Elections, coups, international relations, social movements, emerging states and influencers. Here find forecasts and potential scenarios for political trends from Geopolitical Intelligence Services (GIS) global experts.
The future of China-Taiwan relations
Is Taiwan so economically tied to China that unification is imminent? Or has its new identity become so ingrained that de jure independence is only a matter of time? These questions are playing out in Taiwanese politics ahead of some crucial nationwide elections. A sudden move by China (military attack) or Taiwan (declaration of independence) remains unlikely, partly because of the crucial role the U.S. plays in maintaining the status quo.
Brexit and trade
Brexit negotiations between the European Union and the United Kingdom were supposed to be concluded at the EU summit on October 17. But the deadline passed with no breakthrough, and no plans for a new meeting. With the clock to a “hard Brexit” ticking down, this could be the salutary shock needed to pave the way for a compromise — or point to a future in which the UK’s diminished weight in international trade encourages a drift toward protectionism.
Kazakhstan: Russia’s staunchest ally wavers
Could the linchpin in Russia’s plan to reassert its control over former Soviet states be in danger of slipping away? Moscow fears it might. Kazakhstan has been making overtures to the U.S. and China, and chipping away at key cultural ties. For now, Astana cannot afford to break away from Russia’s orbit, especially in security matters, but an overreaction by the Kremlin could tip the balance.
Iran and Israel’s proxy war in Syria escalates
The accidental downing of a Russian military plane by Syrian anti-missile defense, which coincided with Israeli air force jets’ presence in the area, highlights the danger of the increasingly open proxy warfare between Israel and Iran. The number of parties involved – Israel, Russia, Syria, Iran and Hezbollah – points to the risk of the drawn-out Syrian conflict exploding into full-fledged regional war.
GIS Dossier: Brexit – how we got here
Brexit negotiations are reaching a messy, contentious head. But it didn’t have to be this way. Going back years, European leaders have missed opportunities to take a more pragmatic stance that could have benefited both the UK and the EU. GIS experts have been pointing this out along the way, and have offered some stark, sometimes counterintuitive predictions about the way forward.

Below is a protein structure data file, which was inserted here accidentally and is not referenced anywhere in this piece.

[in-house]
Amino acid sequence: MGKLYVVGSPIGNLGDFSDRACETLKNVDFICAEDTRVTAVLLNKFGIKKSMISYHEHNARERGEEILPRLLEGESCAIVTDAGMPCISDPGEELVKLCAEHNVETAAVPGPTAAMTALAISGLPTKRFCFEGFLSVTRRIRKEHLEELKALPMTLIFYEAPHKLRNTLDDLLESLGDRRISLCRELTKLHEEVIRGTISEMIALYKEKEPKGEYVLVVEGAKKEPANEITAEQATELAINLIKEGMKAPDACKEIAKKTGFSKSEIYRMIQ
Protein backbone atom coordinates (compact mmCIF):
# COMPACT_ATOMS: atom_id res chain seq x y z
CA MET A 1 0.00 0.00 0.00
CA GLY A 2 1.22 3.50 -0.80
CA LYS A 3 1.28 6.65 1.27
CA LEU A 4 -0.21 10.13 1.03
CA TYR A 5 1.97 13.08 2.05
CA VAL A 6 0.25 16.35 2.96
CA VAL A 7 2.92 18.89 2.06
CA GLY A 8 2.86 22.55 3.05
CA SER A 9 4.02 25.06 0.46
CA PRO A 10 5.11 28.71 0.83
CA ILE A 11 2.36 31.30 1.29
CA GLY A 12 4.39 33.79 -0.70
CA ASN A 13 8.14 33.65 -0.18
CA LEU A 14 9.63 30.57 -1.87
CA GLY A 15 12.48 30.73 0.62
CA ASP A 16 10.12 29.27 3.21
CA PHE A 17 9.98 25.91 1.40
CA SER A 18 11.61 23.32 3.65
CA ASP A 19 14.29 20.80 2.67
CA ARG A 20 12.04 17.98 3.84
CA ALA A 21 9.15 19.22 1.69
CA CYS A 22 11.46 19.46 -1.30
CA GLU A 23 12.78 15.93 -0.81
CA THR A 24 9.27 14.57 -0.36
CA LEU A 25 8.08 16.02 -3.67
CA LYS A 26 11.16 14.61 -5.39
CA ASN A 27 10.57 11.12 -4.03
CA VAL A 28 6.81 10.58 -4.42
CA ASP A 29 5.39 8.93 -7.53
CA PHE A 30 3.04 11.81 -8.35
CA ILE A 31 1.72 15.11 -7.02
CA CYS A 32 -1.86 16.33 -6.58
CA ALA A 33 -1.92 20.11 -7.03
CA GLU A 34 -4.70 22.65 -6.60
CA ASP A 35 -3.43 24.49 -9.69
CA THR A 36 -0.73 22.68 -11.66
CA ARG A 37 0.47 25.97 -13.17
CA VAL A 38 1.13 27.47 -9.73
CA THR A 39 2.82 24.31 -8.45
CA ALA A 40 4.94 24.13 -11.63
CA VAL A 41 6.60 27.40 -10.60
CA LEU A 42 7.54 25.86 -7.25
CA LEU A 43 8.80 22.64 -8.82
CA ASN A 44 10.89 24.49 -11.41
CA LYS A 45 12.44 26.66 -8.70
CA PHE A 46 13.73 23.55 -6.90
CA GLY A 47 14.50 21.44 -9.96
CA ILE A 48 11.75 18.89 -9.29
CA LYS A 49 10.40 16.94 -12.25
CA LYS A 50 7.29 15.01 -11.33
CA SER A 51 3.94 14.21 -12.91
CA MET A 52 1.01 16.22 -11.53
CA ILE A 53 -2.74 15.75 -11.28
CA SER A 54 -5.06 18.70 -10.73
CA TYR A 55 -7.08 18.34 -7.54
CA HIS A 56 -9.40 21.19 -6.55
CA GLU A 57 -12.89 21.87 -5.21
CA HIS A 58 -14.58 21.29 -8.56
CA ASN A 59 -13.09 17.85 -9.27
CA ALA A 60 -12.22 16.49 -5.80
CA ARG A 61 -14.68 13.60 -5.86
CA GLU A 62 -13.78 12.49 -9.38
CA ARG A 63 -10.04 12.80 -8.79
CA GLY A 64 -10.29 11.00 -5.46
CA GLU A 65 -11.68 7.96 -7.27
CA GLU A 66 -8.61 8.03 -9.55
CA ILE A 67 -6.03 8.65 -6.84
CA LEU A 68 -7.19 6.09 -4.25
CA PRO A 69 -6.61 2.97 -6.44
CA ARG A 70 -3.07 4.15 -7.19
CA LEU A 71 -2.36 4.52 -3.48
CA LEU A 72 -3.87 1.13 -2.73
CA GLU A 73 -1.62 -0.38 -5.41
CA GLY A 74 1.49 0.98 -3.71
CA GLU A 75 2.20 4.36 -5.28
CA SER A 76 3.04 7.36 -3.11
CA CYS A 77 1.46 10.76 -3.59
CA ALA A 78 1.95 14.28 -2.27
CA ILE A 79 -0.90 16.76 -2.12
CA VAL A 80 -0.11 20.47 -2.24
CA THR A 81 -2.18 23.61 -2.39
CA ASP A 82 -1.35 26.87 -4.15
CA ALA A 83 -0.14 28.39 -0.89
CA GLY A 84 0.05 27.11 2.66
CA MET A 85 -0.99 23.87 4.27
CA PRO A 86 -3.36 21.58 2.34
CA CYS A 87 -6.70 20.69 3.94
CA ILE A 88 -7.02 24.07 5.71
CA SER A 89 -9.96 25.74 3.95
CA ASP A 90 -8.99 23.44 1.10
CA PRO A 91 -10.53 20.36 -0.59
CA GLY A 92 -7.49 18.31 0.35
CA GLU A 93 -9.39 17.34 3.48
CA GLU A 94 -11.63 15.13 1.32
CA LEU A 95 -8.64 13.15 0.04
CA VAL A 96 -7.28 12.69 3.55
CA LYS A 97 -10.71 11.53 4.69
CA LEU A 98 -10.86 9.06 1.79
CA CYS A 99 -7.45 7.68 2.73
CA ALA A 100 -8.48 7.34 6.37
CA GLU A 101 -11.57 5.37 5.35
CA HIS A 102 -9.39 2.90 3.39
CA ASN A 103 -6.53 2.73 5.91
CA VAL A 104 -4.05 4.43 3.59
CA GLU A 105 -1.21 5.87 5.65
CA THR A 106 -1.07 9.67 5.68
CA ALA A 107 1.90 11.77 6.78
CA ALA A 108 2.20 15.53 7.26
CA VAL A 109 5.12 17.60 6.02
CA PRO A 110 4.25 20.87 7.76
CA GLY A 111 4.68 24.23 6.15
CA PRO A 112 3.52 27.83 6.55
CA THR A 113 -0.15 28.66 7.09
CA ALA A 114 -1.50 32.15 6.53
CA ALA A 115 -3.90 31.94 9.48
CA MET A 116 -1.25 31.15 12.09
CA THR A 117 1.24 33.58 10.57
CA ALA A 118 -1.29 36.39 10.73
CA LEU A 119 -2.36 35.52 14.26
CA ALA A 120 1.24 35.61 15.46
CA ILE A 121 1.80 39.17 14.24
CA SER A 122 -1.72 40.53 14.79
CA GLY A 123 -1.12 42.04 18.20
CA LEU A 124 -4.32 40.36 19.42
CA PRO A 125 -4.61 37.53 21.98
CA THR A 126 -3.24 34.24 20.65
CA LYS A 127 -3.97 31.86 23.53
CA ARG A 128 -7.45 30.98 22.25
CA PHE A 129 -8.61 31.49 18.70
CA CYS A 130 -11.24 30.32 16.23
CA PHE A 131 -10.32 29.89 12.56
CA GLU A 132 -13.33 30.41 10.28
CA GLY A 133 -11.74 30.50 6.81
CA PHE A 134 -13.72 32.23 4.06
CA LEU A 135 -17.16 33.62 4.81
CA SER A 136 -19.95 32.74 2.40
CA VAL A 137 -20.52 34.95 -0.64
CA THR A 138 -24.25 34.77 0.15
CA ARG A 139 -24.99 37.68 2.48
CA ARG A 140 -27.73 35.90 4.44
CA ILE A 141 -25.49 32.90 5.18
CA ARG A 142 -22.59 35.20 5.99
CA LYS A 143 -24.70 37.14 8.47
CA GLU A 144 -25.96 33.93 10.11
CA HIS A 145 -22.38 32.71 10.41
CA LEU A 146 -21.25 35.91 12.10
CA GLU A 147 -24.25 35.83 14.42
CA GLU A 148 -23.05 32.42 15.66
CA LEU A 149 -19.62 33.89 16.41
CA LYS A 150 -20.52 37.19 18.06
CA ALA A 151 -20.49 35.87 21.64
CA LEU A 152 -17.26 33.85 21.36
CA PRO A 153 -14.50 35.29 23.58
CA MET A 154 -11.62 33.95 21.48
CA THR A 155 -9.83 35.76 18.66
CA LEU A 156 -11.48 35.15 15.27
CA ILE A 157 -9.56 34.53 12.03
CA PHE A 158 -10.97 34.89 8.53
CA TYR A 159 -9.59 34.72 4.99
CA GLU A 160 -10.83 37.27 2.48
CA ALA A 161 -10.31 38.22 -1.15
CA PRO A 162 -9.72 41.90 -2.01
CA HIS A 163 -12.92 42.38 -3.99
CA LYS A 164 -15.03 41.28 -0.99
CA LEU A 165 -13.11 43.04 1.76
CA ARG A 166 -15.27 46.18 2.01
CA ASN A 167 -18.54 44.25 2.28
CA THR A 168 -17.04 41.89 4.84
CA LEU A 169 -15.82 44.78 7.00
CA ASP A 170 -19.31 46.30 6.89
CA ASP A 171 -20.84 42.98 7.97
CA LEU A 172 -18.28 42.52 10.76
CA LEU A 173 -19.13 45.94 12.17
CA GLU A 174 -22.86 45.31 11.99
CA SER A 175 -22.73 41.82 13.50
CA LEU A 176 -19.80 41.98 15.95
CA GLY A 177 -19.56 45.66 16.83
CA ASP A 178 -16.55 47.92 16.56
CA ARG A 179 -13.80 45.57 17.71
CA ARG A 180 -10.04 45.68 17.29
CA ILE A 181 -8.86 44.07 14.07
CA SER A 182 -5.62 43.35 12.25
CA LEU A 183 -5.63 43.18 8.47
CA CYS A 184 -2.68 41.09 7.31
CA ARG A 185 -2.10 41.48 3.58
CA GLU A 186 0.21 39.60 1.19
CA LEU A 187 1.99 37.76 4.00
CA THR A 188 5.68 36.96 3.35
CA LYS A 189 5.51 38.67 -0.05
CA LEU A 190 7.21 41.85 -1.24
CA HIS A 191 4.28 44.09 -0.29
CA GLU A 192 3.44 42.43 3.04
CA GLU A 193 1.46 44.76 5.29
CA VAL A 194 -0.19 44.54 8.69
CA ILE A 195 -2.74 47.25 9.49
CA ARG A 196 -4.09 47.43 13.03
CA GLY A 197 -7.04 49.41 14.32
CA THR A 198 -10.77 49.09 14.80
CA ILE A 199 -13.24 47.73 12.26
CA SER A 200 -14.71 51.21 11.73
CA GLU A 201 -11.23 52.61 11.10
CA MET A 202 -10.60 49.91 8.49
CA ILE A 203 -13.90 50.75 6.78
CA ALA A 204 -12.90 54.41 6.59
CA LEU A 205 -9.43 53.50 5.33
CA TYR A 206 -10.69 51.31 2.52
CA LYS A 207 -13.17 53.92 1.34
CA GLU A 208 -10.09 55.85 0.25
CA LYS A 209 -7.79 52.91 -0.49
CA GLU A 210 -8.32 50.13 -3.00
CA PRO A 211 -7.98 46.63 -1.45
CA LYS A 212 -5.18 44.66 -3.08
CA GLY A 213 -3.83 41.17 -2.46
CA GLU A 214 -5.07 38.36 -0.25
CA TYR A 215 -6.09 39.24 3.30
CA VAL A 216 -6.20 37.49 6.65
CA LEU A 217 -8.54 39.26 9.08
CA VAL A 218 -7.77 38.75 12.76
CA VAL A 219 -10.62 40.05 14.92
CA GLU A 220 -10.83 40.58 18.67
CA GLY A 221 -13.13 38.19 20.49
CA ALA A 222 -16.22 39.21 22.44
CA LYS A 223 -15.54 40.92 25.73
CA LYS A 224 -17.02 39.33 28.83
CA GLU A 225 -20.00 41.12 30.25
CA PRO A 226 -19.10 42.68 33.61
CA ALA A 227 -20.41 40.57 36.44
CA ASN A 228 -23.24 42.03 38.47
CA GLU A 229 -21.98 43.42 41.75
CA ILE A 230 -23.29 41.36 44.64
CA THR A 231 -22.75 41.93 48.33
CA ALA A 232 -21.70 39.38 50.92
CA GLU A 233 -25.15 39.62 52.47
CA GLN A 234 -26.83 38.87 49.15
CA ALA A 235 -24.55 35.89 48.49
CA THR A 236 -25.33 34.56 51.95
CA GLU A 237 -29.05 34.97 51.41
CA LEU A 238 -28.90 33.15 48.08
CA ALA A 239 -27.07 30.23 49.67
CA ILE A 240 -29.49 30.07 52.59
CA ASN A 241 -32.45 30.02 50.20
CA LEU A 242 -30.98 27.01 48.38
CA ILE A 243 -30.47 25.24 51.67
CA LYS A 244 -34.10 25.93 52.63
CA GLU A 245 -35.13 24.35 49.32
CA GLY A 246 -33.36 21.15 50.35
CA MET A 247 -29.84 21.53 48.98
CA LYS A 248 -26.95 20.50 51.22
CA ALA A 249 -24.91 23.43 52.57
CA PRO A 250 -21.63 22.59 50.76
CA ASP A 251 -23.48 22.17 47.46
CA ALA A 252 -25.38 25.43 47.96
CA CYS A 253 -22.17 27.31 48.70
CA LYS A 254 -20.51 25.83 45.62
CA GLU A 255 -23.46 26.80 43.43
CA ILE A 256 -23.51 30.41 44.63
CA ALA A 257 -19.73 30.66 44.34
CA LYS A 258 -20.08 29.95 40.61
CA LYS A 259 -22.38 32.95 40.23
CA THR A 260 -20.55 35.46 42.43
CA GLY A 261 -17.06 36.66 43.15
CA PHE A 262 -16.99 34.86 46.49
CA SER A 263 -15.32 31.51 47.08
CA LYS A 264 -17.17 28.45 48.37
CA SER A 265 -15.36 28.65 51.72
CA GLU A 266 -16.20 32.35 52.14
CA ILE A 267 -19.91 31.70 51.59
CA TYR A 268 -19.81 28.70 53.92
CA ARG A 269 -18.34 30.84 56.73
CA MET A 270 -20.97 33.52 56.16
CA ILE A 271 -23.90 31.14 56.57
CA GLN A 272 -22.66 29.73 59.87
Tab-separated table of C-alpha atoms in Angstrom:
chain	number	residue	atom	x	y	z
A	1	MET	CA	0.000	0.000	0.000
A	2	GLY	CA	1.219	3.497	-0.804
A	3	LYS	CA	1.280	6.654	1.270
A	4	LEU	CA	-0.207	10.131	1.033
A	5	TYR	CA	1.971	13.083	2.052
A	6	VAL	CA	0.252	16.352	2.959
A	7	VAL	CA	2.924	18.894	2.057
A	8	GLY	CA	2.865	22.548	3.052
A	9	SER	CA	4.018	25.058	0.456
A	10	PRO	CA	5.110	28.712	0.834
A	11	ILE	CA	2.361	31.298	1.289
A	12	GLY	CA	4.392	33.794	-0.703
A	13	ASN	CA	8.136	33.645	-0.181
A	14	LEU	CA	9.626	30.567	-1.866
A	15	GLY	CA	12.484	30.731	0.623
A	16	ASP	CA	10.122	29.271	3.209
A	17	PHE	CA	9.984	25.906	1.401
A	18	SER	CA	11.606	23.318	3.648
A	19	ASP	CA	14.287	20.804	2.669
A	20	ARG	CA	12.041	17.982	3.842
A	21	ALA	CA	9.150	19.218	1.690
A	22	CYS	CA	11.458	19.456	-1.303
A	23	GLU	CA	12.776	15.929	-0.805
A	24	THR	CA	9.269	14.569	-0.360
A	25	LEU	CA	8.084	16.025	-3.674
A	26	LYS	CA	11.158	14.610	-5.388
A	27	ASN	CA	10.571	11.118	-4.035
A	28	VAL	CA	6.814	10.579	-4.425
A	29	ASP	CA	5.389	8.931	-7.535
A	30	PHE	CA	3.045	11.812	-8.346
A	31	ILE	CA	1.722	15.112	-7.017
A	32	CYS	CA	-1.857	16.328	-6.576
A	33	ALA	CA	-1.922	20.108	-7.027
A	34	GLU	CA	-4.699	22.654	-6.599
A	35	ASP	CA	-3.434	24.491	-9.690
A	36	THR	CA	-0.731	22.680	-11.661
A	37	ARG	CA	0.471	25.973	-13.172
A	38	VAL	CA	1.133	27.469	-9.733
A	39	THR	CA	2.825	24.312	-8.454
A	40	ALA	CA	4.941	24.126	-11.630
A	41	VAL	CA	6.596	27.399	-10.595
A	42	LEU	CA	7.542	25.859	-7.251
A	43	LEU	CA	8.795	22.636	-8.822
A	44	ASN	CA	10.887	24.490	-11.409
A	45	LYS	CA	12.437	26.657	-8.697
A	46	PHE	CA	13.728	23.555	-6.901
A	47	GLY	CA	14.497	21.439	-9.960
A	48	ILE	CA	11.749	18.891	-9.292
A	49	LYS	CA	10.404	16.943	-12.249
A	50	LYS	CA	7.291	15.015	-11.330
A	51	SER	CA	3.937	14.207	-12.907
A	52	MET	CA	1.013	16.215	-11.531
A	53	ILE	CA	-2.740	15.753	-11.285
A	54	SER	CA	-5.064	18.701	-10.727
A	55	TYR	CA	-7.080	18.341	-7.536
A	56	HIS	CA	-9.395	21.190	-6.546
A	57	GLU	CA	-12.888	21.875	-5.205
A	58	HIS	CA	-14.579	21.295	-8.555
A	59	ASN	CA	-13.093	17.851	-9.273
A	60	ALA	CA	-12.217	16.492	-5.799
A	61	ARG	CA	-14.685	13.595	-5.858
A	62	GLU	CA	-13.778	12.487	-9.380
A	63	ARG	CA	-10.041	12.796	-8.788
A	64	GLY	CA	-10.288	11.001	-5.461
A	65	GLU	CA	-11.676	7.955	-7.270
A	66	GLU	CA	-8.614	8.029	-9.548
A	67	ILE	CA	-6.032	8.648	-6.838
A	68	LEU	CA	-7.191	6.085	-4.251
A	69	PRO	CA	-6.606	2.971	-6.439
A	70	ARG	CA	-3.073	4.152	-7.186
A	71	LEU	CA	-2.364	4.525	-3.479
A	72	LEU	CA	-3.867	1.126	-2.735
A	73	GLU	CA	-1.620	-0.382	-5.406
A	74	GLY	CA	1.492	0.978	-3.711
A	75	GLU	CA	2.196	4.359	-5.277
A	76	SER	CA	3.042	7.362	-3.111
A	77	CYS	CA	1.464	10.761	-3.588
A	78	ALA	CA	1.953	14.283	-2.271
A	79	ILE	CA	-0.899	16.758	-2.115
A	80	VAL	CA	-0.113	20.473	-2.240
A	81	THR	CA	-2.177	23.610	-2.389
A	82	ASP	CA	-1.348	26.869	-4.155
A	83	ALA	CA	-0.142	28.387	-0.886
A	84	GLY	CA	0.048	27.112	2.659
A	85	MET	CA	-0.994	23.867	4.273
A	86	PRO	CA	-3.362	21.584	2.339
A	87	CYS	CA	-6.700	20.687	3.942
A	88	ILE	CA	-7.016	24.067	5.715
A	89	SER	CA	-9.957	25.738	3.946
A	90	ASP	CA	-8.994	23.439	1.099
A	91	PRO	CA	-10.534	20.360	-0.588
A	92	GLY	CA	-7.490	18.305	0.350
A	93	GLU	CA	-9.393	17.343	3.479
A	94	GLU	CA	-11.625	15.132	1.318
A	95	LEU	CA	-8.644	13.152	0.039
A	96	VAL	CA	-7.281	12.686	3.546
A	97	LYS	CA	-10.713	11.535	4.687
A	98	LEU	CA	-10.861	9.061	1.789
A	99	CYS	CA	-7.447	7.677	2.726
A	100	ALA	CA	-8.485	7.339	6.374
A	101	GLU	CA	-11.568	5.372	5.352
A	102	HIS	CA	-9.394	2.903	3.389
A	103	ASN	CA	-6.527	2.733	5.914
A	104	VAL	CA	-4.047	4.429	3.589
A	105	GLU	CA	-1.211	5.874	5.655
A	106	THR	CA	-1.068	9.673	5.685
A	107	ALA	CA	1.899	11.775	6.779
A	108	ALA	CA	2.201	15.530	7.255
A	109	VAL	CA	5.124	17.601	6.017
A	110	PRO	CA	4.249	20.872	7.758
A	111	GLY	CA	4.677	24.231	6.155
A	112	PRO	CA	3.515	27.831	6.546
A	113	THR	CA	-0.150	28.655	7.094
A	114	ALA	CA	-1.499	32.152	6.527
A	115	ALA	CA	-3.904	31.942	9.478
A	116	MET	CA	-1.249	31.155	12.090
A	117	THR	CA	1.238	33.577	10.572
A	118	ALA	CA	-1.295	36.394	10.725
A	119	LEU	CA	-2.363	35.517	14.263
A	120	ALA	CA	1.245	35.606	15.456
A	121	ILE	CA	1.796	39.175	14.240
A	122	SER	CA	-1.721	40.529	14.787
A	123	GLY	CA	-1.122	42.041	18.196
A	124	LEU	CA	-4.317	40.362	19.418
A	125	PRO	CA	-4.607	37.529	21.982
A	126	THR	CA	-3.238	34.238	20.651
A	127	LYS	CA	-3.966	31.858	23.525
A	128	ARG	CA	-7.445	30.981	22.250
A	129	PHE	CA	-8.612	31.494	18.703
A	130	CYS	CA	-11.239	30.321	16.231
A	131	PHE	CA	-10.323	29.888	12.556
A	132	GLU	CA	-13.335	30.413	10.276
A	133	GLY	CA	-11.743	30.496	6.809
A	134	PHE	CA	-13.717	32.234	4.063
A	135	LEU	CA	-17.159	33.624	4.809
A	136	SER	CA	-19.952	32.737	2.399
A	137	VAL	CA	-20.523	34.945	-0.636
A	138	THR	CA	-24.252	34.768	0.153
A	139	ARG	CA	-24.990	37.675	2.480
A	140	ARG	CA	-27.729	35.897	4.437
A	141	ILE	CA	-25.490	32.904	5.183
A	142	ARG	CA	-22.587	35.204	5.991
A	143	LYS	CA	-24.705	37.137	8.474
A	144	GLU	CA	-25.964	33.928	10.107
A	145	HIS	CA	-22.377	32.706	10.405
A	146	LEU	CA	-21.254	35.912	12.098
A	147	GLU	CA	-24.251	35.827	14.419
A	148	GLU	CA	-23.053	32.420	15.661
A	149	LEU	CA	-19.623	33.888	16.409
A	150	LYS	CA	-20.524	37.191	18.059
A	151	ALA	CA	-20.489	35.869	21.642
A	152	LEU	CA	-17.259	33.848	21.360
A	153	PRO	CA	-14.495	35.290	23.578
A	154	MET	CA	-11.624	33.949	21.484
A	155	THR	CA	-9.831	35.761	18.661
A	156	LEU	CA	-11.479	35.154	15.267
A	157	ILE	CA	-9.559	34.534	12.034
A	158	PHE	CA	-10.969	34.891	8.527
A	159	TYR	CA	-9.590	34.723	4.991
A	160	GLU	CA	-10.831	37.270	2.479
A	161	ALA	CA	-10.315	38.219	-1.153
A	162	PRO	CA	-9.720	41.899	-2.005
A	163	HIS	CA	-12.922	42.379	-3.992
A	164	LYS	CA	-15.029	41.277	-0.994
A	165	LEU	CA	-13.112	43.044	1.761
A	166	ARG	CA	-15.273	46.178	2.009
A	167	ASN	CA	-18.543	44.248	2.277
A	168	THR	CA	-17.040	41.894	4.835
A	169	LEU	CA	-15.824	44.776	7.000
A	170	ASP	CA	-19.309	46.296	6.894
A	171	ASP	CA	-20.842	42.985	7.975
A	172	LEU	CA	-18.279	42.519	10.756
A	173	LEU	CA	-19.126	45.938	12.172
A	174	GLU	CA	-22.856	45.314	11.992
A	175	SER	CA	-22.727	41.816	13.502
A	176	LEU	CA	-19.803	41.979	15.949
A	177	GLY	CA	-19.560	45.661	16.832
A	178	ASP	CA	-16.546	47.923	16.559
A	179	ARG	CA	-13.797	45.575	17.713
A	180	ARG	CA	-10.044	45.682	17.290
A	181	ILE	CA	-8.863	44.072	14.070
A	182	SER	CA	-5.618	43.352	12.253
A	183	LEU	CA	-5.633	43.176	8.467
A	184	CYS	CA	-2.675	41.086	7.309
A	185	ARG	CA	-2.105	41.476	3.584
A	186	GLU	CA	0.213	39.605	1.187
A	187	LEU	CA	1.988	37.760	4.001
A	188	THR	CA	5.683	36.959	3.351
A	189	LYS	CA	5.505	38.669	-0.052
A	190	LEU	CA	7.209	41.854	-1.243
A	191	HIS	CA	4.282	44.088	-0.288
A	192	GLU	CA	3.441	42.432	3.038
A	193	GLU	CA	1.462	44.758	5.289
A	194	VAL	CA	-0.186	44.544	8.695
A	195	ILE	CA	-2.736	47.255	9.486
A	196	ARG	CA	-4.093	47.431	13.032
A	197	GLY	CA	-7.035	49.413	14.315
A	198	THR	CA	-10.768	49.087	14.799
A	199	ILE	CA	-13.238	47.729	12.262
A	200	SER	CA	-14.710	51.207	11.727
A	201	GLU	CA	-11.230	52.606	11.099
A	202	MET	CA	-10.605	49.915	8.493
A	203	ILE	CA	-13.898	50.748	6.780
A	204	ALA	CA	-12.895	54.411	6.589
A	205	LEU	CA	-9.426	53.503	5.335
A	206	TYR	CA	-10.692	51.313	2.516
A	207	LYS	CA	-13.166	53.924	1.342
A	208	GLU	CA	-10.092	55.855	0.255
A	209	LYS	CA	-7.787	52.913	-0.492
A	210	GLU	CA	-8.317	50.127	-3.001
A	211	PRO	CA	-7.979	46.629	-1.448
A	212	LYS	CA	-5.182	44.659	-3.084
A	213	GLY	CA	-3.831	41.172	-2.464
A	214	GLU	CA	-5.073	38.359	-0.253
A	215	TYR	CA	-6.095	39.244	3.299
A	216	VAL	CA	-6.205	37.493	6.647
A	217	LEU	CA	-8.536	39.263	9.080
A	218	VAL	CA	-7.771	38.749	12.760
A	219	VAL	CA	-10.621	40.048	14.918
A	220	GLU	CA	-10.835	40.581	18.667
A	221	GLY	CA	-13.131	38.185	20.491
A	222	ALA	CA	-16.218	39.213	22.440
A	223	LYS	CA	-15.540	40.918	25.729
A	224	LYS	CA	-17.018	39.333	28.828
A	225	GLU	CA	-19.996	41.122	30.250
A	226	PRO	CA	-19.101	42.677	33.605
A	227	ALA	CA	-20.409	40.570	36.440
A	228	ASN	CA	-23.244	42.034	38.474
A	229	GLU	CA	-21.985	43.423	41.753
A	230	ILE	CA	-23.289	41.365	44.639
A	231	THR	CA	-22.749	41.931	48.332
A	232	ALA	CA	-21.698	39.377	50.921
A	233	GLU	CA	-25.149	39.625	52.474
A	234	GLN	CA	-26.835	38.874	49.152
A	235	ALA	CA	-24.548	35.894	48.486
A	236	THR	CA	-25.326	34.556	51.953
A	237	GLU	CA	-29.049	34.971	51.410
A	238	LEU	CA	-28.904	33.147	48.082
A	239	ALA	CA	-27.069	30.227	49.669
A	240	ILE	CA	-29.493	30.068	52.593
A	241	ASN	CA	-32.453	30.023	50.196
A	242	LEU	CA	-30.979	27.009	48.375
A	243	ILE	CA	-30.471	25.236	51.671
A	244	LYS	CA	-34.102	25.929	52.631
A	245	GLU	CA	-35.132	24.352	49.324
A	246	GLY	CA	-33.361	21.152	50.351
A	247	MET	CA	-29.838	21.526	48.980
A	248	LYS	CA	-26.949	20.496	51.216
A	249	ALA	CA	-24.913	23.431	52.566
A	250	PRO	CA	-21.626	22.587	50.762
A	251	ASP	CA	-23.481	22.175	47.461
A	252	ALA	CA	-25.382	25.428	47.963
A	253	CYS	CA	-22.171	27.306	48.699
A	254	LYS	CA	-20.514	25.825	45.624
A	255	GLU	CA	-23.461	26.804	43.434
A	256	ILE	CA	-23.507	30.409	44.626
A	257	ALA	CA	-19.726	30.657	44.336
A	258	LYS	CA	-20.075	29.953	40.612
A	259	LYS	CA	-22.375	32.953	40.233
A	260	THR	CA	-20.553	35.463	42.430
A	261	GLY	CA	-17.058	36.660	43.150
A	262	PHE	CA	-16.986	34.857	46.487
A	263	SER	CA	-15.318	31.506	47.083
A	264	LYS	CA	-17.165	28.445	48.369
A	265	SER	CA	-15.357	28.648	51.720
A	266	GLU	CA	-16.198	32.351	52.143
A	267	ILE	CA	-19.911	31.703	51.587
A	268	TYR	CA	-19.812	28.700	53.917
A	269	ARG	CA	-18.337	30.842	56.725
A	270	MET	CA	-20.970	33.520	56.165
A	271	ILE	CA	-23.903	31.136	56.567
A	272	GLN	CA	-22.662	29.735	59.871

Opinion: The ‘military option’ in Venezuela is an illusion
The Chinese government is reportedly considering helping Venezuela’s government meet its most pressing domestic needs and start rebuilding the nation’s hydrocarbons industry. The United States, meanwhile, is hinting that it could use force to remove the increasingly brutal regime. Collective pressure on Caracas from the Latin American community, however, remains the only realistic way of resolving the crisis.
Orthodox split bolsters Russia’s political regime
Patriarch Bartholomew of Constantinople shocked the world last month by deciding Ukraine should have its own Autocephalous Orthodox Church, ending its subordination to Moscow. If the complex canonical procedure succeeds, it will have large political implications. The Russian Orthodox Church would lose its transnational character, making it even more dependent on the state. In consequence, Russia’s international isolation will grow and its “fortress mentality” deepen.
The U.S. and Mexico go from pugilism to partnership
Despite confrontational rhetoric from the leaders of both countries, the U.S. and Mexico have plenty of reason to work together. Certainly, U.S. President Donald Trump and Mexican President-elect Andres Manuel Lopez Obrador have some contrasting views on bilateral issues, but both have signaled a willingness to collaborate on priorities from trade to drug trafficking. Appearances aside, cooperation may even flourish over the next two years.
Regional integration at the Three Seas summit
With the third summit of the Three Seas Initiative, the countries of Central and Eastern Europe are trying to come together on issues like energy and infrastructure. The effort comes after several failed attempts at regional integration in the 20th century, and this one remains mostly on paper. If the European Union and outside investors will buy into the idea, several proposed projects could help lift all boats.
Mali’s two wars
Mali, aided by France and several other countries in the region, is waging a war against jihadist terrorists based in the north of its territory. But Bamako is also conducting a political, social and economic war against ethnic populations in the north who want more autonomy. Though France’s involvement has kept the Malian government stable, more and more officials are asking why it should continue, given Bamako’s and Paris’s seemingly divergent goals.